by Lawrence J. J, Leonard
When a friend gives advice, it ususally comes when they notice something is not quite right. In 1974 brothers Barry, Robin and Maurice Gibb, the Bee Gees music group, were stuck in rut. They had already produced 10 albums for worldwide distribution, but they were not inspired to perform.. Their friend Eric Clapton, fresh from the breakup of his band Derek and the Dominos, just finished a solo recoding session in Miami, Florida. Eric suggested his Ocean Boulevard digs.
Eric was brave enough to speak out of concern. Barry later admitted that it was good advice. Nobody argues with change when it promotes something positive to develop. Most of the time it forces us to stop doing the same old same old. While in America’s sunshine state, the Bee Gees’ music stylings began to head in a new direction. They re-recorded previous tracks with a more R&B style. They even hinted in their lyrics that this new approach might be a failure.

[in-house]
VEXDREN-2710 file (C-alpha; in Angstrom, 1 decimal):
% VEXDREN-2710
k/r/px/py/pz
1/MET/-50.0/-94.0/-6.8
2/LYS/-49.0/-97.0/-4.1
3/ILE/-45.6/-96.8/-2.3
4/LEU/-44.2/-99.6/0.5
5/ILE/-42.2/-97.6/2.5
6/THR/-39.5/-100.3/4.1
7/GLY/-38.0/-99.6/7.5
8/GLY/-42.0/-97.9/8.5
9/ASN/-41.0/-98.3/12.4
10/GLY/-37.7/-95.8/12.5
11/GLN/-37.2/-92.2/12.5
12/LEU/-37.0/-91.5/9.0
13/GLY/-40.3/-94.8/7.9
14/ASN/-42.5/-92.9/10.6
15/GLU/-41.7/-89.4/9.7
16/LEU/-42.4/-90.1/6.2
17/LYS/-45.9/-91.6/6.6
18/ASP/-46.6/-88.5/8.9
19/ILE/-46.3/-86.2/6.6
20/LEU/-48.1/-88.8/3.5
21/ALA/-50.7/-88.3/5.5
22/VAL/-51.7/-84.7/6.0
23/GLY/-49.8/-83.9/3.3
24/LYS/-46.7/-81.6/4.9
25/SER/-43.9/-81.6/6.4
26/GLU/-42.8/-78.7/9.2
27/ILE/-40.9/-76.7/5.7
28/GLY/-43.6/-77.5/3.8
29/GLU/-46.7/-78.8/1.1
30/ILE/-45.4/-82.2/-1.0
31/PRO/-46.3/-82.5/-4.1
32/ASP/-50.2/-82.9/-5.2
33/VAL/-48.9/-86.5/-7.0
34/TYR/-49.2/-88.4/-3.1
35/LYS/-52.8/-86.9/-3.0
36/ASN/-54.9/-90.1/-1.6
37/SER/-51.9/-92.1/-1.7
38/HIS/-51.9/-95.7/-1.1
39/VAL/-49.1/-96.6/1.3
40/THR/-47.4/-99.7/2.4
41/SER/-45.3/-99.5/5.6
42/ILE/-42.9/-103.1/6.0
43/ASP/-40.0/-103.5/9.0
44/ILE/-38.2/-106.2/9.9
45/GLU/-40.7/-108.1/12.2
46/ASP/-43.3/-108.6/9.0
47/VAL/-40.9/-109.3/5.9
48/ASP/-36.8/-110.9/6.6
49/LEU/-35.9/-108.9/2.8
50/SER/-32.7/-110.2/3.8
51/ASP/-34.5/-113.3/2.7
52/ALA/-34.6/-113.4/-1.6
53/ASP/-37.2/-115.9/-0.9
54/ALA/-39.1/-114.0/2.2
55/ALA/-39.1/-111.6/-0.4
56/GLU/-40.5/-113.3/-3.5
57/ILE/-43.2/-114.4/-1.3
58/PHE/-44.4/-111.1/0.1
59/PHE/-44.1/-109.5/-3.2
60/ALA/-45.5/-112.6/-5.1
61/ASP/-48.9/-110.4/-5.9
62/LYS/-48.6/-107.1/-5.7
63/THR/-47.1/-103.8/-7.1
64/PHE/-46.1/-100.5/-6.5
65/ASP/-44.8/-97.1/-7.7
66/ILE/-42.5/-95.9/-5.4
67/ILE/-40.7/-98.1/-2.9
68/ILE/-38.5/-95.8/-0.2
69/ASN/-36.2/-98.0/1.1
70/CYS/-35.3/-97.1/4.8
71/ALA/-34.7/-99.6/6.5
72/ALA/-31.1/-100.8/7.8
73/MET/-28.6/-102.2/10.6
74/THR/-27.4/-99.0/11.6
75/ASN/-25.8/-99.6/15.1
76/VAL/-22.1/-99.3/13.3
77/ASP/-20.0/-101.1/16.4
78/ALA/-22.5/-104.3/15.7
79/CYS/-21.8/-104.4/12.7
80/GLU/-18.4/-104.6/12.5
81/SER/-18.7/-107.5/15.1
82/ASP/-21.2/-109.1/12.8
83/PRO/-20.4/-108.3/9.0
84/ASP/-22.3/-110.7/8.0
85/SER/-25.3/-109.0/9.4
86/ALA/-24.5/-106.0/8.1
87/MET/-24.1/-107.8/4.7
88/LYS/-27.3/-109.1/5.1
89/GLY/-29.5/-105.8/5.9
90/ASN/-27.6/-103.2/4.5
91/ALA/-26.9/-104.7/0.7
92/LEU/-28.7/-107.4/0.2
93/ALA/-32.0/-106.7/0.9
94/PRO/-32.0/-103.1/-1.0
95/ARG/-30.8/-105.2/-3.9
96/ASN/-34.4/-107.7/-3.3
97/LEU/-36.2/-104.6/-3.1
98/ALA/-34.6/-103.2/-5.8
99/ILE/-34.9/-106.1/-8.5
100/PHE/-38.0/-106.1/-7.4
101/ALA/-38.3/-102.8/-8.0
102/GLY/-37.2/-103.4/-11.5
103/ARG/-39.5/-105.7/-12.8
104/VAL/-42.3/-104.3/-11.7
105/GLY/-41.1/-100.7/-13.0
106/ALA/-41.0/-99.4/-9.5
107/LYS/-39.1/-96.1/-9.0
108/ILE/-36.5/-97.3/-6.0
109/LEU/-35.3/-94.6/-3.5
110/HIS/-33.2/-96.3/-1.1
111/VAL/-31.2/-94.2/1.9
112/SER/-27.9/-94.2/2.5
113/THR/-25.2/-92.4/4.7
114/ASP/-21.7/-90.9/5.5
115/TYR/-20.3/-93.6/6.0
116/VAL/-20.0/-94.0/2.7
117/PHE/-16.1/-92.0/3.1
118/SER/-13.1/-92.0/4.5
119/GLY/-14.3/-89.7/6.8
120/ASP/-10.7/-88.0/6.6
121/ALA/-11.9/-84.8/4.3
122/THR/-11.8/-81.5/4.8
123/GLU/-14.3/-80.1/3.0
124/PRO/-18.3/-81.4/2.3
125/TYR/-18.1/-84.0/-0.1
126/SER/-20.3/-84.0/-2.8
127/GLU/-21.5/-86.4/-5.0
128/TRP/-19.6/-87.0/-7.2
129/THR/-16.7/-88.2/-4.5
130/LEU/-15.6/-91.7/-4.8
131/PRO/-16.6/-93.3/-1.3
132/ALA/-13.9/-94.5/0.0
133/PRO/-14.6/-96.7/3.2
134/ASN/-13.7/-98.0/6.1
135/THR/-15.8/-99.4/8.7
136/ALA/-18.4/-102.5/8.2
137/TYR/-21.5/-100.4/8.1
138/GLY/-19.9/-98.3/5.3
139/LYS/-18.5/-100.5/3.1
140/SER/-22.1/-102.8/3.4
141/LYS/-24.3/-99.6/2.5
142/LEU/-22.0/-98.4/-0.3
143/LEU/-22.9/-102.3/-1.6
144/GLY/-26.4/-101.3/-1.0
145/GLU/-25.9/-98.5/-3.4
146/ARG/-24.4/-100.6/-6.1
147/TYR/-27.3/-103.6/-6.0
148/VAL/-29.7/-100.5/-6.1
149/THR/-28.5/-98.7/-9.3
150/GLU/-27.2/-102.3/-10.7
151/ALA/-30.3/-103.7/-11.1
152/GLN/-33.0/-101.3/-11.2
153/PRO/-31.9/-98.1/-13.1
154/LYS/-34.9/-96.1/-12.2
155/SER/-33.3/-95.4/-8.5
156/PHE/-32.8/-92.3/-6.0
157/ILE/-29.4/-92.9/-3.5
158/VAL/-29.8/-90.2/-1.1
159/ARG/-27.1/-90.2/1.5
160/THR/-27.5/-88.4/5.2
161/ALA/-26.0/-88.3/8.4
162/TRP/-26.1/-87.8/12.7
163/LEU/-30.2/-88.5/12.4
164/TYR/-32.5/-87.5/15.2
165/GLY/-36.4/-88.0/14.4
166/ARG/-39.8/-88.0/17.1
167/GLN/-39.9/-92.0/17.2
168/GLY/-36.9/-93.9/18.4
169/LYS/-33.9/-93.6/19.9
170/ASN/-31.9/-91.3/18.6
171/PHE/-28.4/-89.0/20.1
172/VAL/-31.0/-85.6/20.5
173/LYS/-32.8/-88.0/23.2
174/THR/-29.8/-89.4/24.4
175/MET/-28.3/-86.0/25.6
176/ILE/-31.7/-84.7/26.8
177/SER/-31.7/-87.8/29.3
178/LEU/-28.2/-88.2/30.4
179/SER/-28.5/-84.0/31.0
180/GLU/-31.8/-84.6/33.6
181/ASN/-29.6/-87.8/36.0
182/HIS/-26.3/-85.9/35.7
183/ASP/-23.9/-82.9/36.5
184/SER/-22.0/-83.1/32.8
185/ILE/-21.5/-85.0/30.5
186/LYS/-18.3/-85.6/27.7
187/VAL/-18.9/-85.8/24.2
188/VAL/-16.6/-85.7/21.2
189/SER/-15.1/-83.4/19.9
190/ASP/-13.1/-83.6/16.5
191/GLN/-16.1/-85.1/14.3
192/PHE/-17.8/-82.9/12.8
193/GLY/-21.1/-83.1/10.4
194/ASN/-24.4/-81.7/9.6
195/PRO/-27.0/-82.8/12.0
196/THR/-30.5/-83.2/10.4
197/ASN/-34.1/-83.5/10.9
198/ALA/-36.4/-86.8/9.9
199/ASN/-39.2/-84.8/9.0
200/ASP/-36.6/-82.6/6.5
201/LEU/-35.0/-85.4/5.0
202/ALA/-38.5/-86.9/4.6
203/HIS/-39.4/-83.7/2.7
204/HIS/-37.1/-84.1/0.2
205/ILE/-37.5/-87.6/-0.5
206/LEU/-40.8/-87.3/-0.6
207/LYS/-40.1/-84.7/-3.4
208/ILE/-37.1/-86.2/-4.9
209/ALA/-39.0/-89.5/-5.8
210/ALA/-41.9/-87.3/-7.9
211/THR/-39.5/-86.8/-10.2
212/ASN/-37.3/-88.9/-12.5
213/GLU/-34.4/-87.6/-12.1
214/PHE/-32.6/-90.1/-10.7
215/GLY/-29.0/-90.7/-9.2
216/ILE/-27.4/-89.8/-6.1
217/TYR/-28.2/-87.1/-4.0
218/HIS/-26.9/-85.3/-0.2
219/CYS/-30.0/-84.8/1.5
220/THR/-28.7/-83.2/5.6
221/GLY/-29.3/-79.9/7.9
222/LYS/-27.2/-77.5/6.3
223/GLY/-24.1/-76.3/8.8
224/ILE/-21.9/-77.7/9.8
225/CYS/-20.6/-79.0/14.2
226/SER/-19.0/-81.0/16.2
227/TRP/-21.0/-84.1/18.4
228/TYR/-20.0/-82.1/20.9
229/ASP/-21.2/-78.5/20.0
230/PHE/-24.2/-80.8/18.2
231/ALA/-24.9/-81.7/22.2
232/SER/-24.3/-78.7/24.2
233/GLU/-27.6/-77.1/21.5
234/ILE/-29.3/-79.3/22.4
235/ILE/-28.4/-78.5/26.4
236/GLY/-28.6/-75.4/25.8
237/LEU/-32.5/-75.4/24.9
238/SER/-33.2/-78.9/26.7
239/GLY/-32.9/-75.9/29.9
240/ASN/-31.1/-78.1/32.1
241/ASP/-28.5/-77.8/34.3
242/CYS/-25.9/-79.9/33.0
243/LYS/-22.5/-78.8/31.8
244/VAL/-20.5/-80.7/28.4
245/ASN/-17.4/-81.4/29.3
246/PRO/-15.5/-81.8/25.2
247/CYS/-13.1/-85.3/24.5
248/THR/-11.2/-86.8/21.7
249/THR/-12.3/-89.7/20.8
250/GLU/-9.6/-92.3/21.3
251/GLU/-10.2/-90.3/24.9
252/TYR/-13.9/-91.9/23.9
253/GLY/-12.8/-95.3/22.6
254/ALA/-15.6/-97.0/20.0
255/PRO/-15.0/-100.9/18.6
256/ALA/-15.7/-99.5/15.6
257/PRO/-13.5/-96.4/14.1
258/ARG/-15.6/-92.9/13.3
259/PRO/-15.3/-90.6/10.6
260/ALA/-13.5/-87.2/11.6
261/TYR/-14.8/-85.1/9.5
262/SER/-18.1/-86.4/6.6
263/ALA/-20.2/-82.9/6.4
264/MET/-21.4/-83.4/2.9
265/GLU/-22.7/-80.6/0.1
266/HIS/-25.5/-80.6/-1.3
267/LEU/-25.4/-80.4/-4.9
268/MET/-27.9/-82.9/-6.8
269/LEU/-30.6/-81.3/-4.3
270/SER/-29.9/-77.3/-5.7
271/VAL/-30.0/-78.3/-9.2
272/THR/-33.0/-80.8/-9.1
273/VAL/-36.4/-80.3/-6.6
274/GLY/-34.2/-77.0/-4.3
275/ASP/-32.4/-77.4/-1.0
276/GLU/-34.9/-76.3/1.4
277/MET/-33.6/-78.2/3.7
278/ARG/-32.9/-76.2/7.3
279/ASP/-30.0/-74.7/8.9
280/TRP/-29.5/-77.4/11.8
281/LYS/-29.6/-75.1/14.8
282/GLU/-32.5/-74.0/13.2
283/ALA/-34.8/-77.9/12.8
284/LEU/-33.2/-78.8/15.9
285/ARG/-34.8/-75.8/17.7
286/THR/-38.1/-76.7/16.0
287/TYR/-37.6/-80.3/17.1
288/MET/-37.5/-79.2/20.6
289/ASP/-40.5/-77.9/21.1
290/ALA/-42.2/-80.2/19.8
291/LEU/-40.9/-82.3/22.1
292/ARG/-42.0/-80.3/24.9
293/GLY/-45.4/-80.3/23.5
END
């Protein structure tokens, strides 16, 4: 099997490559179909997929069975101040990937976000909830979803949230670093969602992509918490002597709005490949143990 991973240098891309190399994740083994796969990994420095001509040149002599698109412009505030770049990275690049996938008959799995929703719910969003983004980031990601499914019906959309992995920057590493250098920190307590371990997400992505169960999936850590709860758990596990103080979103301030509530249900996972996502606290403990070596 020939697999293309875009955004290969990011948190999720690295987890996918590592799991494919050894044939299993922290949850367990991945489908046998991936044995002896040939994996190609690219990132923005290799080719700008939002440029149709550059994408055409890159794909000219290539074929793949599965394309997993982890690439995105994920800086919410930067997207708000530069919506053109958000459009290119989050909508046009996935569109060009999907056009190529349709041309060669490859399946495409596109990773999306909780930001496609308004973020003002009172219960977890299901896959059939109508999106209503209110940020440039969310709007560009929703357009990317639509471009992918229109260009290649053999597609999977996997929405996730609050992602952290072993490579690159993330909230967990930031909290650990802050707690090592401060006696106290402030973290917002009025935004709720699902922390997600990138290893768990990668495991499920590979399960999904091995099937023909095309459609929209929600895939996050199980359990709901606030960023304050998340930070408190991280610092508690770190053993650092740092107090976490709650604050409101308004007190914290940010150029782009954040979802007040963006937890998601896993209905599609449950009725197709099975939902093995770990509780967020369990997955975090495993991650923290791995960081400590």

In 1975 when they released the Main Course album their new sound and entertainment stylings were more energetic than previous efforts. The album stayed on The Billboard Top 200 Albums chart for 74 straight weeks. A vindication for the reinvention of their music style.
Change is good, but it can hurt. No matter how many times we think we are in a groove, we can look at ourselves in a new way. Deciding to become a better person usually starts with asking the question: “Can’t you feel the wind of change?”